I had an interesting discussion with a member of the Staff Digest forum on the challenge of differentiating a staffing firm. To make a long series of posts short, this firm was first to market their hospitality staffing services in their local market. They successfully grew their services by providing great service. And just a short time later, the started to face serious price competition from other, non-specialists, moving into their niche.
This is a pretty common problem, especially when you’re in a service business. The issue is that just about anything you do can be copied by the competition. And when you find a profitable new niche, low priced copycats are always soon to follow.
So what can you do to maintain your differentiation. While there is no one solution, here are a few of the tips I shared with my new friend on the Staff Digest forum.
1) Quantify the value of better service.
Then target decision makers who appreciate that value. It’s hard (i.e., impossible) to get a price buyer to purchase value, so you have to find a value buyer. We did this with an LI firm that sold “higher quality LI staffing.” We translated this value into delivering a higher ROI on staffing investments, and then developed a marketing campaign to go after plant managers and business owners. HR only cared about price, so we targeted the people who understood that better temps means lower production costs and higher ROI. The campaign allowed us to direct market around the HR department.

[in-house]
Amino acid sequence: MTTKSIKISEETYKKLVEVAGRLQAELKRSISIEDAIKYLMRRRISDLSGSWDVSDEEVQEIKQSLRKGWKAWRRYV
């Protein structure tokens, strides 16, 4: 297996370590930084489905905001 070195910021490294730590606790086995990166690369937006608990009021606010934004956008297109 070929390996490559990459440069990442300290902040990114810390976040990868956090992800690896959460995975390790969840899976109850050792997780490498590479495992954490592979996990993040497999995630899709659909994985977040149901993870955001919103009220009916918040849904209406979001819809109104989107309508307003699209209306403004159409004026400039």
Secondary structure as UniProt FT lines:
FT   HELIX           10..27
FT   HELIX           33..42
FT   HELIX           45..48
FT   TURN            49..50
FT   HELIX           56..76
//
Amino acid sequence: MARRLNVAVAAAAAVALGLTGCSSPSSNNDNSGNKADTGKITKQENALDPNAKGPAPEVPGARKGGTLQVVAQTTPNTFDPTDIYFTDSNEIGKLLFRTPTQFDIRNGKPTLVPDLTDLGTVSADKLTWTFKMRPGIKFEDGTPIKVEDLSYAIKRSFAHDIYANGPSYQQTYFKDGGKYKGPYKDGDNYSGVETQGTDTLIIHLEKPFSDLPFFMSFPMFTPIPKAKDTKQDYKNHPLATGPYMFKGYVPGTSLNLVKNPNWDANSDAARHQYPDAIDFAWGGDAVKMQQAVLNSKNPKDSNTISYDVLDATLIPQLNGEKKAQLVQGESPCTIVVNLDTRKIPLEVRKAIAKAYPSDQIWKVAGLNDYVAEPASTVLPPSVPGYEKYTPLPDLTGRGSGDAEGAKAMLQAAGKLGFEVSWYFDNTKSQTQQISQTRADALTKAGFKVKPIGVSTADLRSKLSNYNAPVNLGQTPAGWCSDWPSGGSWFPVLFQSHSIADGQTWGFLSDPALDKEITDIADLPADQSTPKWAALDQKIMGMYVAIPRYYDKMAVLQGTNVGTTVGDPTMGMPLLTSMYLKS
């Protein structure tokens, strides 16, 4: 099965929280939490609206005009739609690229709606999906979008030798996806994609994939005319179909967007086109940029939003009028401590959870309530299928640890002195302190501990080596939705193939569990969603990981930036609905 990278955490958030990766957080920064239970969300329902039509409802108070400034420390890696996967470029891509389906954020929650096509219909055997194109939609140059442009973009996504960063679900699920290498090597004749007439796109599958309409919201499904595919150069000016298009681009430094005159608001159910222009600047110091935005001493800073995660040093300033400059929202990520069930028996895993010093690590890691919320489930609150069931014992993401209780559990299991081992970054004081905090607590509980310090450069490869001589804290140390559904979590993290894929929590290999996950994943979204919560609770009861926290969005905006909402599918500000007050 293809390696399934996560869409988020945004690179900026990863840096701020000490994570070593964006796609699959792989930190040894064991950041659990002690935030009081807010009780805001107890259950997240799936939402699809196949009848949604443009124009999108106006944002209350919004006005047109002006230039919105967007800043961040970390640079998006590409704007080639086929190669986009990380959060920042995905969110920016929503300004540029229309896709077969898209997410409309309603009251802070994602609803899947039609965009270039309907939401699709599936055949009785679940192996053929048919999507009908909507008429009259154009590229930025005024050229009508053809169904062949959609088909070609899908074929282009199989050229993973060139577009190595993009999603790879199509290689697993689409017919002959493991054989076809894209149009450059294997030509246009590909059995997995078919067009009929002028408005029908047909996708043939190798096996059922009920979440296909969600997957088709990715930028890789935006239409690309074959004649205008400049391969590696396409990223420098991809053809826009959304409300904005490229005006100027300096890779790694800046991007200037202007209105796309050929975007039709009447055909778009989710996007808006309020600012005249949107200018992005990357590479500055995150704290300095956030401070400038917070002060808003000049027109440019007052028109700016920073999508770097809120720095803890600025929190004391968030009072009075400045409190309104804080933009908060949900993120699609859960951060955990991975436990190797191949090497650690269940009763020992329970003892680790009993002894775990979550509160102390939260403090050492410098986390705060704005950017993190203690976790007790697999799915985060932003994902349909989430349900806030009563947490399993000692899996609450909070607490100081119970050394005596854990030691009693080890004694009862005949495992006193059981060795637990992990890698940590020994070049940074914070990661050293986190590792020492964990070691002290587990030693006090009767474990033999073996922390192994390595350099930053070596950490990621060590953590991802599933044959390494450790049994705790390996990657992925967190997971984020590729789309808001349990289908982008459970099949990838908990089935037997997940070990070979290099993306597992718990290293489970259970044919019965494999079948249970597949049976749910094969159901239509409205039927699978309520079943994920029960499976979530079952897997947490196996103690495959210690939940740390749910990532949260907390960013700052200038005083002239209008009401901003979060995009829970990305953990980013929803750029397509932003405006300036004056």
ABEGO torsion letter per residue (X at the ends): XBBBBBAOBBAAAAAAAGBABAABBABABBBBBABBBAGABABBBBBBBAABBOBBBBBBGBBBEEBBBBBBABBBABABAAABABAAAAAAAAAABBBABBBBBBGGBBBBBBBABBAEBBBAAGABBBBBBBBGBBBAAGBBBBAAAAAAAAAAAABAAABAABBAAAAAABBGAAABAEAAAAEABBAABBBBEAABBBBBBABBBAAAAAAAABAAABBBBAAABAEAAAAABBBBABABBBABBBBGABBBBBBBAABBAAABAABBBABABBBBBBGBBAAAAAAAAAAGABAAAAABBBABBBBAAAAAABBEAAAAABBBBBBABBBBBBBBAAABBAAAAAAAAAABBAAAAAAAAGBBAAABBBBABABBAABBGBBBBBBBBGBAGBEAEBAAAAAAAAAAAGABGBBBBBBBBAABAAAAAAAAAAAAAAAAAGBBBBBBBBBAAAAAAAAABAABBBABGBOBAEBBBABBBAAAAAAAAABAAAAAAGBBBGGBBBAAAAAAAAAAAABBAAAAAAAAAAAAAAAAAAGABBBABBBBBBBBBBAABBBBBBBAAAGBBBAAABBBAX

2) Leverage your expertise.
In differentiating from the LI and generalists firms, focus on your expertise in hospitality. Again, you would have to target buyers that appreciate that you know the difference between a head chef and a sous chef. The good news is that same person is typically so swamped with work that he/she will appreciate a staffing firm that actually understands their business and can get it right – THE FIRST TIME.
3) Offer services the competition can’t easily copy.
I know of one hospitality firm that differentiates by offering training services. They charge more because they guarantee better trained servers, bar tenders and other wait staff.
4) Move up the food chain.
Sell higher level strategic staffing solutions like on site staffing and single source management. By combining your hospitality expertise with your staffing expertise, you can offer a service that’s tougher for the LI firms to replicate. You might also be able to sell more of a partnership with clients like caterers who could take on larger events knowing that you will manage the staffing requirements.
5) Find a sub-niche to own.
Are there other positions in either the front or back of the house where you could outperform the competition. By focusing on recruiting for these positions or being able to provide better fit employees for these positions, you could cherry pick disciplines where the LI firms cannot compete.
6) Be more selective in targeting.
Unfortunately value is in the eye of the beholder. Some prospects will never see your value, so if you can’t win these firms over, skip them and focus your efforts on the types of organizations that need the value you offer.
How do you deal with commodity pressures?